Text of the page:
Washington bill would expand Medicaid eligibility to all low-income young adults, regardless of immigration status
A bill referred to Washington’s House Health Care & Wellness Committee today would expand Medicaid eligibility to all low-income young adults, regardless of immigration status.
Currently, all Washington children from families with incomes of roughly $26,000 or lower (for a single person) are eligible for health insurance coverage through Apple Health — Washington’s Medicaid program — until they turn 19. At that point, many young adults can transition to coverage via their parents’ plans until they turn 26.
But, since federal law doesn’t allow undocumented immigrants to receive Medicaid coverage, that’s not the case for young adults who are undocumented.
Under the recently introduced bill (HB 1697), all young adults who receive “countable income that is at or below one hundred thirty-three percent of the federal poverty level” (for a single person, that’s currently a little over $16,000), are not incarcerated, and are not otherwise eligible for coverage through Apple Health would be eligible for coverage until they turn 26.
The bill’s lead sponsor, Rep. Nicole Macri, said her motivation to introduce the bill came partly from a desire to expand health care to people who need it:
“We have a low uninsured rate in Washington State compared to many other states,” Macri said. “We know that those who are uninsured have to be some of our most vulnerable folks. So, typically- our lowest income people. And we have data that shows younger people are also more likely to be uninsured.”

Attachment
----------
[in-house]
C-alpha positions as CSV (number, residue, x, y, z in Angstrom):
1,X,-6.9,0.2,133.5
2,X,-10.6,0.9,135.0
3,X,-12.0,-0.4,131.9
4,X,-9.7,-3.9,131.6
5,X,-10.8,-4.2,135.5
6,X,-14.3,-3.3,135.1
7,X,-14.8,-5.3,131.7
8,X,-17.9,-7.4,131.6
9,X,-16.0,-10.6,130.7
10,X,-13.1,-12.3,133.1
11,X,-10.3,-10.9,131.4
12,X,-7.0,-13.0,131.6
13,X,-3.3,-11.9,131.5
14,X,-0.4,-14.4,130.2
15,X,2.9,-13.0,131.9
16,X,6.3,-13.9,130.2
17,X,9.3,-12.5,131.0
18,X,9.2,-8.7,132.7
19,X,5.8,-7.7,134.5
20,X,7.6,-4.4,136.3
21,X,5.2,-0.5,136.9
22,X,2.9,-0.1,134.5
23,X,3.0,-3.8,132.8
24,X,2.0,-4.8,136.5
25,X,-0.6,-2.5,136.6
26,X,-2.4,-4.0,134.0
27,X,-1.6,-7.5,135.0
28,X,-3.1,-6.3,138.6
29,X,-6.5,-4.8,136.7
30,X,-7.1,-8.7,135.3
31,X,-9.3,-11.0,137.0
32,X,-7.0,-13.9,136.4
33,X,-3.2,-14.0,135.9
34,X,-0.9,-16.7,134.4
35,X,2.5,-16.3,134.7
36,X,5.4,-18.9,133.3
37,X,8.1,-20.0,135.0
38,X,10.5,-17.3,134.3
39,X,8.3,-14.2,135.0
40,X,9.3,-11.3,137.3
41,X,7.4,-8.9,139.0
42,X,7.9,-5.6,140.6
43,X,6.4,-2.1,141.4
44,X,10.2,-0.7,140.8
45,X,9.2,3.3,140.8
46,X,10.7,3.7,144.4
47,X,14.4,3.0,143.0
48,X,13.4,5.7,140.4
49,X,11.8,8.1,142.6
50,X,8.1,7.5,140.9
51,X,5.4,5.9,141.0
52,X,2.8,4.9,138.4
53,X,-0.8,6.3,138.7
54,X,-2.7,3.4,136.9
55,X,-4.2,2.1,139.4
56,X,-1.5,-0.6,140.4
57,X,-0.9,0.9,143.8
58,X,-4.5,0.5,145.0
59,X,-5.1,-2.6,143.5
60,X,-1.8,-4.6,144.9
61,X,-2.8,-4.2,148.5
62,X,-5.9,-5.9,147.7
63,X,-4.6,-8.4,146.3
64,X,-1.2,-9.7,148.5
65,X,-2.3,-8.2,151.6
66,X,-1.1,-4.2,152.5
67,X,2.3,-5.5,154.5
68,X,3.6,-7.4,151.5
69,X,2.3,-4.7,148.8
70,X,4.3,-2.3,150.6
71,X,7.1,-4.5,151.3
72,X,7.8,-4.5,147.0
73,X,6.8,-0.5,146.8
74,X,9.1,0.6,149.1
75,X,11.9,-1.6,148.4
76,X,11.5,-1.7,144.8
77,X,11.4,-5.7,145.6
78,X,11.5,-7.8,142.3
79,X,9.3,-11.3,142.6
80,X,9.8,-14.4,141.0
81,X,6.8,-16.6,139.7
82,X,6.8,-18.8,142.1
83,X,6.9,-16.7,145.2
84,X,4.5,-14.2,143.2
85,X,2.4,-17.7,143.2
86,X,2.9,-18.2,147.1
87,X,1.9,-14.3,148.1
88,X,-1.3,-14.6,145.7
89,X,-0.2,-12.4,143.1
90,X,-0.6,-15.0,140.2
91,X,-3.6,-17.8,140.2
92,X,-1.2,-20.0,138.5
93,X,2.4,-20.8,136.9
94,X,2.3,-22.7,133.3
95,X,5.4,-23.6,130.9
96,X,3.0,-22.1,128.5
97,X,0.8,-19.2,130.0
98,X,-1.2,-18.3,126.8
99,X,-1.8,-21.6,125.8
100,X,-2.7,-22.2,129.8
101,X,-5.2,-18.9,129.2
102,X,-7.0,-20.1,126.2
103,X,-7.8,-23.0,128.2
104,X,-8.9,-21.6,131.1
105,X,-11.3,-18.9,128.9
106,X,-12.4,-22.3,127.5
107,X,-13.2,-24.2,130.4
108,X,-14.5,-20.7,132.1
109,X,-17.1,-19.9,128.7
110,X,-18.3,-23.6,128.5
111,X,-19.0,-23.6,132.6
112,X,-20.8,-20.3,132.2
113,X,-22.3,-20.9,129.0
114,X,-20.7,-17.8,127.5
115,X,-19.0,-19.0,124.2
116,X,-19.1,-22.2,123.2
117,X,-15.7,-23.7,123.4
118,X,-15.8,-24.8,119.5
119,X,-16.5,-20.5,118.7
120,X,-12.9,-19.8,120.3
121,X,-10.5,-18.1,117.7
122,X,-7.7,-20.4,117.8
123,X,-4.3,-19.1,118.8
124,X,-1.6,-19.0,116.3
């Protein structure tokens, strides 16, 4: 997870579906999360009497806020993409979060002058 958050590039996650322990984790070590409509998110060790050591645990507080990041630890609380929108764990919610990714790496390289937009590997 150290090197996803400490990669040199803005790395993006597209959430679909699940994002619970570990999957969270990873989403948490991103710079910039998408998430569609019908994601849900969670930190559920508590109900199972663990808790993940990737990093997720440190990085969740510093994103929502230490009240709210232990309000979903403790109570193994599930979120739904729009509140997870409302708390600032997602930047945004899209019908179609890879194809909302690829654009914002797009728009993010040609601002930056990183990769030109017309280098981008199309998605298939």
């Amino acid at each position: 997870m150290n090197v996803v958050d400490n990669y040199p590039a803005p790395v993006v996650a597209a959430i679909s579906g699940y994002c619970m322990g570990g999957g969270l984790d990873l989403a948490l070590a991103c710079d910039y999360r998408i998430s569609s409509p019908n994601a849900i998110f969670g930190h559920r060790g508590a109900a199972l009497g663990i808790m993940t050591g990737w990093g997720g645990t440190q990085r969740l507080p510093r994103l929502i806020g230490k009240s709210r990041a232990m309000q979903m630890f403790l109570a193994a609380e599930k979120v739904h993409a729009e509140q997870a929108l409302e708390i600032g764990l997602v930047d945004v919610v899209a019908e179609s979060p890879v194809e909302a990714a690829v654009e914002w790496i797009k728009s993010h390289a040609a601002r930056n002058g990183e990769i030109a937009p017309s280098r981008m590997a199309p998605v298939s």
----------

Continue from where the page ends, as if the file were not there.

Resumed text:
She also specifically cited a meeting last year with Dreamers — people who came to the US as children and are undocumented, but temporarily protected under DACA — who attend college in Washington.
The students she’s referring to had come to Olympia to talk about Washington’s “Dream Act 2.0,” legislation passed last year that addressed state-based financial aid for Dreamers.
“They were grateful for the actions we were taking, but the other big area of concern for them was they were not eligible for either plans on the Health Benefit Exchange or for Apple Health because of their immigration status,” Macri said. “And, because of that, many of them were totally uninsured.”
Another motivating factor for Macri: the University of Washington is in her district.
Fourteen other legislators signed on to Macri’s bill, all Democrats.
Macri said she’s optimistic that the bill will get a hearing in the House Health Care & Wellness Committee before the policy cutoff on February 22, but isn’t quite as optimistic about a hearing in Appropriations after that.
“Budget issues are always hard,” Macri said. “I’m actually more concerned about the budget impacts than the policy gaining traction.”
Macri said she’s working with House fiscal analysts and financial analysts at the Washington State Health Care Authority, which administers the Apple Health program.
She’s waiting on final numbers, but estimates that it might end up costing up to $20 or $30 million per year.
If the bill passes, Washington would be among the first states to extend coverage to this population. California Gov. Gavin Newsom recently proposed similar state-based action as part of his budget.